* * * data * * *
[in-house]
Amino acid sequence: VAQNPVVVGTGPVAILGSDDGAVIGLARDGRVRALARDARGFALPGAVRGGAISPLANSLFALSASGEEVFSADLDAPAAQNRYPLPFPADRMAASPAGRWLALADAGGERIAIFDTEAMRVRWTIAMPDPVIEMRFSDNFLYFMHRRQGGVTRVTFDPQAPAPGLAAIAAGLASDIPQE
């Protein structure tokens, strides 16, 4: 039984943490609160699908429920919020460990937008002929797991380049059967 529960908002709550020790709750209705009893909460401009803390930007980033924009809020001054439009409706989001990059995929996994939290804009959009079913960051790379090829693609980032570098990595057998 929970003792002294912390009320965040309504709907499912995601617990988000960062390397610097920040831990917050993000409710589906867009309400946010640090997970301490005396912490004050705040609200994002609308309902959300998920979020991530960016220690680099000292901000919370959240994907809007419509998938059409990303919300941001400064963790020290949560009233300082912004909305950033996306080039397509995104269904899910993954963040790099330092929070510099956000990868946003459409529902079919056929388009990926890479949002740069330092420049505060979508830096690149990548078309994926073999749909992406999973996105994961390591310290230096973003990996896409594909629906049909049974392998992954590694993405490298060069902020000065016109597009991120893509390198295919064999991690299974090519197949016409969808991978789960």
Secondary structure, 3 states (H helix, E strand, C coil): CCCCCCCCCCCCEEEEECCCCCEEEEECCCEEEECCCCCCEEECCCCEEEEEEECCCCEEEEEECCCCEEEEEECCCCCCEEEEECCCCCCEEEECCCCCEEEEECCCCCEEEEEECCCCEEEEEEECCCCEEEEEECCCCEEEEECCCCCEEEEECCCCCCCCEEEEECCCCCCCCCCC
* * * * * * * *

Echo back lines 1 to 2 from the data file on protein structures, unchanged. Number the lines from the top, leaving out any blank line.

[in-house]
Amino acid sequence: VAQNPVVVGTGPVAILGSDDGAVIGLARDGRVRALARDARGFALPGAVRGGAISPLANSLFALSASGEEVFSADLDAPAAQNRYPLPFPADRMAASPAGRWLALADAGGERIAIFDTEAMRVRWTIAMPDPVIEMRFSDNFLYFMHRRQGGVTRVTFDPQAPAPGLAAIAAGLASDIPQE